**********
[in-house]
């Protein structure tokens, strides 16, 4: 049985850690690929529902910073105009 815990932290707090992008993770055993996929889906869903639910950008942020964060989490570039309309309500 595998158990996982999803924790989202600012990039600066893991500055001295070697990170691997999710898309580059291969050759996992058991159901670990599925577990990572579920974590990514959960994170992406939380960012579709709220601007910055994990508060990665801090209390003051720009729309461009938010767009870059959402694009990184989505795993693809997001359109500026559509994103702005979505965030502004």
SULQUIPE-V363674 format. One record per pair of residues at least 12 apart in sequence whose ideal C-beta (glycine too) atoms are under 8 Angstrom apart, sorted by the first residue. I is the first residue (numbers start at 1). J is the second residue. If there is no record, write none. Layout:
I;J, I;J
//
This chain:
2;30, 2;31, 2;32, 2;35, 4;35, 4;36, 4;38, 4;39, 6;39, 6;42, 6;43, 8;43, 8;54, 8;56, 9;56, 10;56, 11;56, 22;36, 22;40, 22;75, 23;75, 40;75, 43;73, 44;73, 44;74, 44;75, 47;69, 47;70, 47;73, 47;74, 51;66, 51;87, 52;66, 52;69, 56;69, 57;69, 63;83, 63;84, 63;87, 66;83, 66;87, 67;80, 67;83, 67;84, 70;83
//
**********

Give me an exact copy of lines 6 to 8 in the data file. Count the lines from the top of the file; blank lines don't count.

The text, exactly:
This chain:
2;30, 2;31, 2;32, 2;35, 4;35, 4;36, 4;38, 4;39, 6;39, 6;42, 6;43, 8;43, 8;54, 8;56, 9;56, 10;56, 11;56, 22;36, 22;40, 22;75, 23;75, 40;75, 43;73, 44;73, 44;74, 44;75, 47;69, 47;70, 47;73, 47;74, 51;66, 51;87, 52;66, 52;69, 56;69, 57;69, 63;83, 63;84, 63;87, 66;83, 66;87, 67;80, 67;83, 67;84, 70;83
//